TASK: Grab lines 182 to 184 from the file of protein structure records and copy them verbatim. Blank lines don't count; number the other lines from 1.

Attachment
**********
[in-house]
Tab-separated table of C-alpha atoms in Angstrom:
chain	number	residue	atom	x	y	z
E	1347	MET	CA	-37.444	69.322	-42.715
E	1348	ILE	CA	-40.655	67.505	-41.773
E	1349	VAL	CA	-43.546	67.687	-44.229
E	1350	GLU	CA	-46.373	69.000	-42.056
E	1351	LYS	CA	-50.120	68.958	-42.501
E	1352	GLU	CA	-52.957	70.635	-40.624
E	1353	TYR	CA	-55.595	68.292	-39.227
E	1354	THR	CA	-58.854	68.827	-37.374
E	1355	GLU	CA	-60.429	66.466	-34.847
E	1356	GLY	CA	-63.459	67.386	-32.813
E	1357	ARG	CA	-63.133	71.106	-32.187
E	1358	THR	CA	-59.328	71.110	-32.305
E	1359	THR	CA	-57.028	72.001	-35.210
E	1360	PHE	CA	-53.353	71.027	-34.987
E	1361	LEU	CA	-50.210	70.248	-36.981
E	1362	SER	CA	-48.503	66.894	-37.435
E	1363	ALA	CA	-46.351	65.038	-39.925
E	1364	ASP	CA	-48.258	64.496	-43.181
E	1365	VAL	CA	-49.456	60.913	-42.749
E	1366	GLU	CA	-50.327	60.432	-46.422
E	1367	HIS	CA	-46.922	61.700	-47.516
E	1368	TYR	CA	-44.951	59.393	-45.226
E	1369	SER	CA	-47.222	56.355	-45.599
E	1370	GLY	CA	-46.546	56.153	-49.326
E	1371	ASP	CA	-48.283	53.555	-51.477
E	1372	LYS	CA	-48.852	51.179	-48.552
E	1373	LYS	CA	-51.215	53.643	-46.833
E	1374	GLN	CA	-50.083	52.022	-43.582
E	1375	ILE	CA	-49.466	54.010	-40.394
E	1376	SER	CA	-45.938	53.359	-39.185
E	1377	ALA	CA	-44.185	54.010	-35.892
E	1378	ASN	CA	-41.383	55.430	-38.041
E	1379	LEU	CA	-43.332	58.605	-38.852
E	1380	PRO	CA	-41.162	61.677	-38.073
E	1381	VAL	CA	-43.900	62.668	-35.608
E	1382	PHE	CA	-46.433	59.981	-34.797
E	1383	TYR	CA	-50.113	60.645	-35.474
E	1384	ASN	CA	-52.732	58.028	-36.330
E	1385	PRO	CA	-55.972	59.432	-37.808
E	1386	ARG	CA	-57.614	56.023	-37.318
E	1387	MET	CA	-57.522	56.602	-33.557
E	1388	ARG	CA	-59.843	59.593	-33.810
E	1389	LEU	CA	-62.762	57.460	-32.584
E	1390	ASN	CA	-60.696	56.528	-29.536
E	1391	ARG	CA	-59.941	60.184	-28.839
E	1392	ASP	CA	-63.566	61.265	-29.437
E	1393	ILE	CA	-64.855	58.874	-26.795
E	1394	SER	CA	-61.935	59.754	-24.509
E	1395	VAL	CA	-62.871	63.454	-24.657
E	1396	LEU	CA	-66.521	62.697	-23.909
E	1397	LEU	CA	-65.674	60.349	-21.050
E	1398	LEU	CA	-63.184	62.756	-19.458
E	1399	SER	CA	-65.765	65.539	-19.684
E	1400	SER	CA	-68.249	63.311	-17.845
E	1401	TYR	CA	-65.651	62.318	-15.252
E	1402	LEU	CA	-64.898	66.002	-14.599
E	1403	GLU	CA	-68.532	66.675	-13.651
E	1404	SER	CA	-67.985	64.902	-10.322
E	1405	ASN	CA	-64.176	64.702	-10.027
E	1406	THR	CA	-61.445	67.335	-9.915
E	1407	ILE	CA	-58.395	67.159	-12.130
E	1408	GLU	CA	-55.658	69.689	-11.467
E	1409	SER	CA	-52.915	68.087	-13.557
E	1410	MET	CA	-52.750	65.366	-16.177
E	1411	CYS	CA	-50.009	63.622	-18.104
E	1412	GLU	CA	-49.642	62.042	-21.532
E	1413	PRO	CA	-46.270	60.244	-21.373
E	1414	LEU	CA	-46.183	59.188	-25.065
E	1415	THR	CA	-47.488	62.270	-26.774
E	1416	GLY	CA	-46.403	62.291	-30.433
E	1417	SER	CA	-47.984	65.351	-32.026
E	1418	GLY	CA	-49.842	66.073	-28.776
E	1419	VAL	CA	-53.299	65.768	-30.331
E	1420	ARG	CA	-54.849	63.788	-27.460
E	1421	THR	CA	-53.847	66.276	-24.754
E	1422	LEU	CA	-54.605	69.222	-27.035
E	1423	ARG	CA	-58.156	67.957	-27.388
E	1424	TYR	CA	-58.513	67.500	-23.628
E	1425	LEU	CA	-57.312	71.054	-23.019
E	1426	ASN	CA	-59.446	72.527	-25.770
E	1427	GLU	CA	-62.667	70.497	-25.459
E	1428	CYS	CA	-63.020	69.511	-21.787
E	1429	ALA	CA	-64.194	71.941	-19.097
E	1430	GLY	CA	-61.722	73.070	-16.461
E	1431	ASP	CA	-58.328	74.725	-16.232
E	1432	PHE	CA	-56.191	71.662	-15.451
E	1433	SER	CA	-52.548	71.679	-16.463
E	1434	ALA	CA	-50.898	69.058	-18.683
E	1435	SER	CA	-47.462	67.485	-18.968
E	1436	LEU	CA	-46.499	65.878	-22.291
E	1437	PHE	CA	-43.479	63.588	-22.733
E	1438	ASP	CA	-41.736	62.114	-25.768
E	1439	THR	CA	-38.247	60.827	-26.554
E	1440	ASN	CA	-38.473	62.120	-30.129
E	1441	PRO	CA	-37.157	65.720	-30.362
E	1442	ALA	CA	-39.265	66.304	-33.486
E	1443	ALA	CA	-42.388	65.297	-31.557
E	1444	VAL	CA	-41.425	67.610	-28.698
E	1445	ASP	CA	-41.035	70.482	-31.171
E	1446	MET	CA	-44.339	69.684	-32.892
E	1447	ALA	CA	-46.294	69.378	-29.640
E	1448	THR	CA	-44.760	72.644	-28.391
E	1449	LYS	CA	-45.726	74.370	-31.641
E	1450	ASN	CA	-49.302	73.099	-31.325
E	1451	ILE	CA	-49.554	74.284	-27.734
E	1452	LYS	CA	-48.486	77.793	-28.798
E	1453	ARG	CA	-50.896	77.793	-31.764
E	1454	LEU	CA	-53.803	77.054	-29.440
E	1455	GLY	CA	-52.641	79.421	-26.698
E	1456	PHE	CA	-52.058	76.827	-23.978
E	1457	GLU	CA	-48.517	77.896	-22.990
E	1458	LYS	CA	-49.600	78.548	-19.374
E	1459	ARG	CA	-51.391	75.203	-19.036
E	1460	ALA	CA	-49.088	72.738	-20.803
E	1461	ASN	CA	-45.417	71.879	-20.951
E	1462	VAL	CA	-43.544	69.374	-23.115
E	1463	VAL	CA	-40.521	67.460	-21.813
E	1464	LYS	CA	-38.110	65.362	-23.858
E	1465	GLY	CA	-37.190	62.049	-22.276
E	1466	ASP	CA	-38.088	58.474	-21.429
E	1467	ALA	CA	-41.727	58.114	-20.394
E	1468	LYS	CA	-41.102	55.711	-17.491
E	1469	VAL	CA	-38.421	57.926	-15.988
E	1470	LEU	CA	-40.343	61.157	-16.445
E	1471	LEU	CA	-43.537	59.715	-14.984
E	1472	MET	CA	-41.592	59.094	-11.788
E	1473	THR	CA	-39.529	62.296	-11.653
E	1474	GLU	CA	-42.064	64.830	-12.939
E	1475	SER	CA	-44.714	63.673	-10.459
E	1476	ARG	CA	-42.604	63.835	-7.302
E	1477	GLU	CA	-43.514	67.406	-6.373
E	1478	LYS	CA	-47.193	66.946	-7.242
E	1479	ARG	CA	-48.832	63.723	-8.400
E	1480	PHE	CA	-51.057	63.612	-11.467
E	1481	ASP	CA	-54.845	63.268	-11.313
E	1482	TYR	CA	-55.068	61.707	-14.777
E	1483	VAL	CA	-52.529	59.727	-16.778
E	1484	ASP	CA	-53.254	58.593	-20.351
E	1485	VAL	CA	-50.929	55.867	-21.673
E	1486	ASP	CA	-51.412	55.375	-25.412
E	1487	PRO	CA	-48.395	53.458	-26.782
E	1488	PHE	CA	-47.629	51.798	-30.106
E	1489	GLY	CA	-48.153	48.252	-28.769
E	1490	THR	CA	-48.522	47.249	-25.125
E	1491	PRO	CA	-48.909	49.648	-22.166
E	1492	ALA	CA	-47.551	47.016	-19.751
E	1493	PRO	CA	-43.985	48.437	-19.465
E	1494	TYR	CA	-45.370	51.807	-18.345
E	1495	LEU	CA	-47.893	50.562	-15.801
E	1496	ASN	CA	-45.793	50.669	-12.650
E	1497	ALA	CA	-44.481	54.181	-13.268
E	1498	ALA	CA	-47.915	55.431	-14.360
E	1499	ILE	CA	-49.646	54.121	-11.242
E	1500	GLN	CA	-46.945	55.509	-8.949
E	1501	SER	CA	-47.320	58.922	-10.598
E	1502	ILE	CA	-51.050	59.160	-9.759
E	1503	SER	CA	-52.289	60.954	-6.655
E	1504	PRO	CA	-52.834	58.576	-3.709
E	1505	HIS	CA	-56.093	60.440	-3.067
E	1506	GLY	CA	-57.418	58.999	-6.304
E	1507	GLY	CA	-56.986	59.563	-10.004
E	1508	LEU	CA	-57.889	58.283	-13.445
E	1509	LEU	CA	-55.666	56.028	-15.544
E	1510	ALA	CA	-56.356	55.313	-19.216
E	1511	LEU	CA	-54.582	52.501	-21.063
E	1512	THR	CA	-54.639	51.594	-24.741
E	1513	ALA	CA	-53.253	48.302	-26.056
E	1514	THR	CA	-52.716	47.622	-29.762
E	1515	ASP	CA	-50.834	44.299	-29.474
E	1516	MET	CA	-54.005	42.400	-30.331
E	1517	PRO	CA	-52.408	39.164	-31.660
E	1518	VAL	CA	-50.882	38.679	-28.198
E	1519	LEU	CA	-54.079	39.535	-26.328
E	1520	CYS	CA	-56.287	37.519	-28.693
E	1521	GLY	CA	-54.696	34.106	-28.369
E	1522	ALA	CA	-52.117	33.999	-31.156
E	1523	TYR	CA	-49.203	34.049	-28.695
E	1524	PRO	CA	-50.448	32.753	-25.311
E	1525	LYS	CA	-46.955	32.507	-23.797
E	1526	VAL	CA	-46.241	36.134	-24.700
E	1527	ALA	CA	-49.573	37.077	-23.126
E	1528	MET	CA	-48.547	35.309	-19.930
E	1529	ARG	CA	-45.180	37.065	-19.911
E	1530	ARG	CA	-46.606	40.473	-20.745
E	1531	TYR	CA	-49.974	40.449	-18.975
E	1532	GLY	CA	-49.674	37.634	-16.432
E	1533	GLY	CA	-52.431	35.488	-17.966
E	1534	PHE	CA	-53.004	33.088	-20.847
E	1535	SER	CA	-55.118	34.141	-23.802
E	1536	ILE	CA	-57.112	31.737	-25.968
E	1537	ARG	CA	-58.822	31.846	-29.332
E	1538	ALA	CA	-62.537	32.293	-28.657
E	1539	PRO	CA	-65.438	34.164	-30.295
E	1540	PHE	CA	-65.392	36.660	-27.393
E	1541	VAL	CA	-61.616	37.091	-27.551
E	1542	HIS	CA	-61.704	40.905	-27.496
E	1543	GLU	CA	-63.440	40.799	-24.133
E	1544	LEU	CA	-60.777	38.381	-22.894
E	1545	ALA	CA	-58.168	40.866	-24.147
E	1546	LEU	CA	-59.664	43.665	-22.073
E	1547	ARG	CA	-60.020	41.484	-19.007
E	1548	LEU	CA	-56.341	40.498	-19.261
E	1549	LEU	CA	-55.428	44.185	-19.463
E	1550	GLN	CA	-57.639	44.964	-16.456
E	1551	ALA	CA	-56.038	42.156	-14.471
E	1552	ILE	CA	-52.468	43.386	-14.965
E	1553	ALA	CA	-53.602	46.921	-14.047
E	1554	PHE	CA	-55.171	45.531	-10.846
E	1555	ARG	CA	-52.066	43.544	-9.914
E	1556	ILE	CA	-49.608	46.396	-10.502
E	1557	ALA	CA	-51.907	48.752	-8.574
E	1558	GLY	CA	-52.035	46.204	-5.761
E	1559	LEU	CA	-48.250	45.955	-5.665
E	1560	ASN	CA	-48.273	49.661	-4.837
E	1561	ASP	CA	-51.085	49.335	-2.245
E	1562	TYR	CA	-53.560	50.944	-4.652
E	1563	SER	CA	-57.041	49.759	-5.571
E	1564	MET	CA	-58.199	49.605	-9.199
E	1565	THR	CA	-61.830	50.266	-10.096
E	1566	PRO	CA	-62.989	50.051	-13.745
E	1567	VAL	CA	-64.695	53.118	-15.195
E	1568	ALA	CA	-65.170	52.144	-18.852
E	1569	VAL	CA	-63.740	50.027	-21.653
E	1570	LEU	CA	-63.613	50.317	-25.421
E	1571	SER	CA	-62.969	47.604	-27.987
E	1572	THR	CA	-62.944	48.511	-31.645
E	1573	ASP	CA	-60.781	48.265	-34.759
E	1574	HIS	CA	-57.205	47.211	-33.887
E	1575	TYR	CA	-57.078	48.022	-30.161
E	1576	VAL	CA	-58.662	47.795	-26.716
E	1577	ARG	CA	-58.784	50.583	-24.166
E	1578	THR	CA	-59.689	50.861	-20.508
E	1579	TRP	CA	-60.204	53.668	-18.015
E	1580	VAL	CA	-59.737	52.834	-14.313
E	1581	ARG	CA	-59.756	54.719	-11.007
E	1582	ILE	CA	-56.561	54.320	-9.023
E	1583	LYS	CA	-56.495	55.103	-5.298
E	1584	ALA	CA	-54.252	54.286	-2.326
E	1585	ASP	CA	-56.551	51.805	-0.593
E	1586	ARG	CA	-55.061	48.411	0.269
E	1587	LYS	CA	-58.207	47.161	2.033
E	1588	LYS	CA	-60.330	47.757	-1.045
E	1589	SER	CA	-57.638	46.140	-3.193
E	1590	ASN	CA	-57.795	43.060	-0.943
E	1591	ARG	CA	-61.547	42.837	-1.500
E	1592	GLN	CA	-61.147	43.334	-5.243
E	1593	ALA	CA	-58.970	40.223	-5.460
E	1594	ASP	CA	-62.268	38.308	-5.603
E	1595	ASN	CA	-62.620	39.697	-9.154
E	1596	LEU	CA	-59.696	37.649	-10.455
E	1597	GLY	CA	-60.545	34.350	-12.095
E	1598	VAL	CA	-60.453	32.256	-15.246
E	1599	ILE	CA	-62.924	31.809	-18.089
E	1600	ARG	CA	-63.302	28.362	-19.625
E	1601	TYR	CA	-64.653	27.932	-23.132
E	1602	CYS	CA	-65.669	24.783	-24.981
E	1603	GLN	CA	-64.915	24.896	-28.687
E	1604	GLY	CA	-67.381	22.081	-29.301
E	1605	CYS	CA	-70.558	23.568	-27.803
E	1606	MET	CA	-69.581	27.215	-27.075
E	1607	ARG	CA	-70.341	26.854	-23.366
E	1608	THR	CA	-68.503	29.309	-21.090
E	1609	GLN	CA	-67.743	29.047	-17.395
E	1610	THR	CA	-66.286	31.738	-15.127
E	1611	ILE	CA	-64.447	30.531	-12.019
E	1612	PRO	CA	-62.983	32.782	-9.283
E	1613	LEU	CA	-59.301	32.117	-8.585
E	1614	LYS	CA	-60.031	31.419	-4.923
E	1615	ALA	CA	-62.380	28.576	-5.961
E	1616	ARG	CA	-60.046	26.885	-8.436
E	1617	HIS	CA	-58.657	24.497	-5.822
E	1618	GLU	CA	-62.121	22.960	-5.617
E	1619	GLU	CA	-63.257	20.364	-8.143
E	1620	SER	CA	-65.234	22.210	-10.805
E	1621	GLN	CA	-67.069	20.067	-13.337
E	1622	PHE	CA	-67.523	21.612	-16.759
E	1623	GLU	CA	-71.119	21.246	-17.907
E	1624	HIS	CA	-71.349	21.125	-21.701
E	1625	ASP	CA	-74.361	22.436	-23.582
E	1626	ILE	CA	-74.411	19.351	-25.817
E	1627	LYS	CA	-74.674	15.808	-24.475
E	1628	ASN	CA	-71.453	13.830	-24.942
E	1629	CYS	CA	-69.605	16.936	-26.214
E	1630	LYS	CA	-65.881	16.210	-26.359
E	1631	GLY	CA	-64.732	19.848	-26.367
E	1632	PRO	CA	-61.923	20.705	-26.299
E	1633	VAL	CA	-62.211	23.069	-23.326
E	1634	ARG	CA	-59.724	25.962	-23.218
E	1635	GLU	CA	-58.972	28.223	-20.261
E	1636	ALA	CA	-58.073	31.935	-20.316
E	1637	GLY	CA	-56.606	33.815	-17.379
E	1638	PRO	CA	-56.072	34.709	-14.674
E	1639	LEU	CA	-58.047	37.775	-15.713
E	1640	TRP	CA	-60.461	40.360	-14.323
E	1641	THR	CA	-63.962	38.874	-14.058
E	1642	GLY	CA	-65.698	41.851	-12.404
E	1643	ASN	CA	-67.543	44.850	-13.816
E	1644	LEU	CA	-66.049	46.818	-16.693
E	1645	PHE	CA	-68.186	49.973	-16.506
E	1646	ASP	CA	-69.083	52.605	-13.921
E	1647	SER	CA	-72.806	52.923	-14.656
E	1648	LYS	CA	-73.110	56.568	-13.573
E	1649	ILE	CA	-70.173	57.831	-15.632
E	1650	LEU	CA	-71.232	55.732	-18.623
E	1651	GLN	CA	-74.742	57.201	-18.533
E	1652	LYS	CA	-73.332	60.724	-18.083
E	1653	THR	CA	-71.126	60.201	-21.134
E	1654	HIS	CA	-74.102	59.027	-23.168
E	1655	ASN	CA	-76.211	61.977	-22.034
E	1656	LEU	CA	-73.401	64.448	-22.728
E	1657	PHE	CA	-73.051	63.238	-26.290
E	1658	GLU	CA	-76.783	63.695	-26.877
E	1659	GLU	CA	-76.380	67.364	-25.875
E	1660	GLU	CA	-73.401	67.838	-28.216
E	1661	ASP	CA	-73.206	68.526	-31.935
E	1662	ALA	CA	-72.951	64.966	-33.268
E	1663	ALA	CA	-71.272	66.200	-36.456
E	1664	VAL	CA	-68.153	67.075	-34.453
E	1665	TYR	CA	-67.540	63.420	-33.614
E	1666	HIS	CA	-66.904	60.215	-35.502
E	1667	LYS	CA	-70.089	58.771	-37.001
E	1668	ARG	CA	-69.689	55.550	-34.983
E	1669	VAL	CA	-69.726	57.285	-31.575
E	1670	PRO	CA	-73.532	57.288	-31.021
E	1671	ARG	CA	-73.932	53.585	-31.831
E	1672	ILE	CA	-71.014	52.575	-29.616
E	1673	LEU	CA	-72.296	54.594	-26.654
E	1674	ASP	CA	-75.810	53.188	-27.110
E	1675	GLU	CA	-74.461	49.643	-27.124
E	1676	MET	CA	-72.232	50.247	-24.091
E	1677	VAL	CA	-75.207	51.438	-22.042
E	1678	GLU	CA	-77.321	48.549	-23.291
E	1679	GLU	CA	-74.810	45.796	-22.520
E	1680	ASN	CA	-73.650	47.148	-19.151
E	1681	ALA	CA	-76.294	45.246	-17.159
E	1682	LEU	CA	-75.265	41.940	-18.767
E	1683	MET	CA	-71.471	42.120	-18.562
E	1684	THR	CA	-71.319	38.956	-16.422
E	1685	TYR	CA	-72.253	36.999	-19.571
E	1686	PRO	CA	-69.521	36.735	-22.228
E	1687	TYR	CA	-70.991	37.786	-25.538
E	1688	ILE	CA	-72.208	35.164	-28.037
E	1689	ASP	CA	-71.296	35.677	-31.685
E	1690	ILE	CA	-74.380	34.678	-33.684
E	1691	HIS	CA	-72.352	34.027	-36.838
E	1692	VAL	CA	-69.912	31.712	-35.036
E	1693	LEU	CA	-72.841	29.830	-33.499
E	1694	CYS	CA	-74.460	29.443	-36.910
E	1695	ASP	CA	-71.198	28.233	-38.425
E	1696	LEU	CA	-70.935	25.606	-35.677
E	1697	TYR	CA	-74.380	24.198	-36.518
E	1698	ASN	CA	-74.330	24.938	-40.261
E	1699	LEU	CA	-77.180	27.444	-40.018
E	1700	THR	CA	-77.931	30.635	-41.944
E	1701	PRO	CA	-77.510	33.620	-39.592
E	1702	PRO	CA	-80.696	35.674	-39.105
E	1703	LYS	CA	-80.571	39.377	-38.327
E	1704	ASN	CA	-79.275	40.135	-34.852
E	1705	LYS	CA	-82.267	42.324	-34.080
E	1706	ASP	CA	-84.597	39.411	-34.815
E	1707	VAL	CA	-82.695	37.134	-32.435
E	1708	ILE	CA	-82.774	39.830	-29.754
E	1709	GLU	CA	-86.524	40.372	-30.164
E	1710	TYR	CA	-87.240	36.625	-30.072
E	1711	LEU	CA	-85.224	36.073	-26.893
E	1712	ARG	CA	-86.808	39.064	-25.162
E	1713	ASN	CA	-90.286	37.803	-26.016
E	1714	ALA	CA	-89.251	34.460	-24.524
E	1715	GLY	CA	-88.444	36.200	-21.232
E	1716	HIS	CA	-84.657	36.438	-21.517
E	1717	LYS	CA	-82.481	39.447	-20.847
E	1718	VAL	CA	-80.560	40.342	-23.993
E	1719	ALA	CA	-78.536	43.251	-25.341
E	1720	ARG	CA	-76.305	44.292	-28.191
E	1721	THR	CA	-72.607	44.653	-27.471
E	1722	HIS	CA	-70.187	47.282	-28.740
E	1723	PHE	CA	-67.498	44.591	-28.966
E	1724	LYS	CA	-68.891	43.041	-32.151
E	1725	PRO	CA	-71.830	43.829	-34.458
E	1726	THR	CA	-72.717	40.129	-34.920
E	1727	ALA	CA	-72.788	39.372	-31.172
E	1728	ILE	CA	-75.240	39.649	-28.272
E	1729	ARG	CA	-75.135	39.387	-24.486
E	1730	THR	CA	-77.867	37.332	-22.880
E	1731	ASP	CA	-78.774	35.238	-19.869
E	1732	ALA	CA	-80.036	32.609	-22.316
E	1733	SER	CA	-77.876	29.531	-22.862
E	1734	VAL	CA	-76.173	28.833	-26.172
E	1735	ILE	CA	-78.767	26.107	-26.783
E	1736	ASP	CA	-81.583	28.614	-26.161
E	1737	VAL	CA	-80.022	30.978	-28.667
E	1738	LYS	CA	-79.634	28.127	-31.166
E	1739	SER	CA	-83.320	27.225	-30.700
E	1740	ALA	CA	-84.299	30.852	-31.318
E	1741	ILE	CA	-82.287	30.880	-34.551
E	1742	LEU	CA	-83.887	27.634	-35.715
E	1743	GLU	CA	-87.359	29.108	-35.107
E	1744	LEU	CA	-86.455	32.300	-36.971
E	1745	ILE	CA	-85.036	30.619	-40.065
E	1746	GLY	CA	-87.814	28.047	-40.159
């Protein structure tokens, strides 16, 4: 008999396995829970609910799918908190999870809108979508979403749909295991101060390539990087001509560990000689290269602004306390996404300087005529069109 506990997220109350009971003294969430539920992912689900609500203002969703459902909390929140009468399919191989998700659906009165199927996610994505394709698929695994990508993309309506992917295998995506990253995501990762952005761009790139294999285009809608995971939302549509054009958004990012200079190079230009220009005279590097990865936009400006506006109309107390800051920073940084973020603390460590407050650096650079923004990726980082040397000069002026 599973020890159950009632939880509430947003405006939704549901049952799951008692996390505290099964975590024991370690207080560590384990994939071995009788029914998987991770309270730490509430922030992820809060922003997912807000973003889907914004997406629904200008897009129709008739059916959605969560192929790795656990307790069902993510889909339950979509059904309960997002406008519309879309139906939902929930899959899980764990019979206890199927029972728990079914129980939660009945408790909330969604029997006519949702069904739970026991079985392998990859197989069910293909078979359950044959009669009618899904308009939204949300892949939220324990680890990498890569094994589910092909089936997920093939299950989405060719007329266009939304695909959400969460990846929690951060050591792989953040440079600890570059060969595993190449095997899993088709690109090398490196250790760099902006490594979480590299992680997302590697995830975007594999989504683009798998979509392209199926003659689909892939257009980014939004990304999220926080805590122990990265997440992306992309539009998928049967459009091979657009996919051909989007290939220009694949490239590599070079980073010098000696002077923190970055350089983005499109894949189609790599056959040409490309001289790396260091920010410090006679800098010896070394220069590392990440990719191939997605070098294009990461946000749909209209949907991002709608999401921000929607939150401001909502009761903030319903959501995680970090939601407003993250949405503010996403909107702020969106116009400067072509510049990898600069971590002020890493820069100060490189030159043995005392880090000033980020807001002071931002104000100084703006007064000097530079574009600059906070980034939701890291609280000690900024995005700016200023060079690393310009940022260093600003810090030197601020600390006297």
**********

E	1525	LYS	CA	-46.955	32.507	-23.797
E	1526	VAL	CA	-46.241	36.134	-24.700
E	1527	ALA	CA	-49.573	37.077	-23.126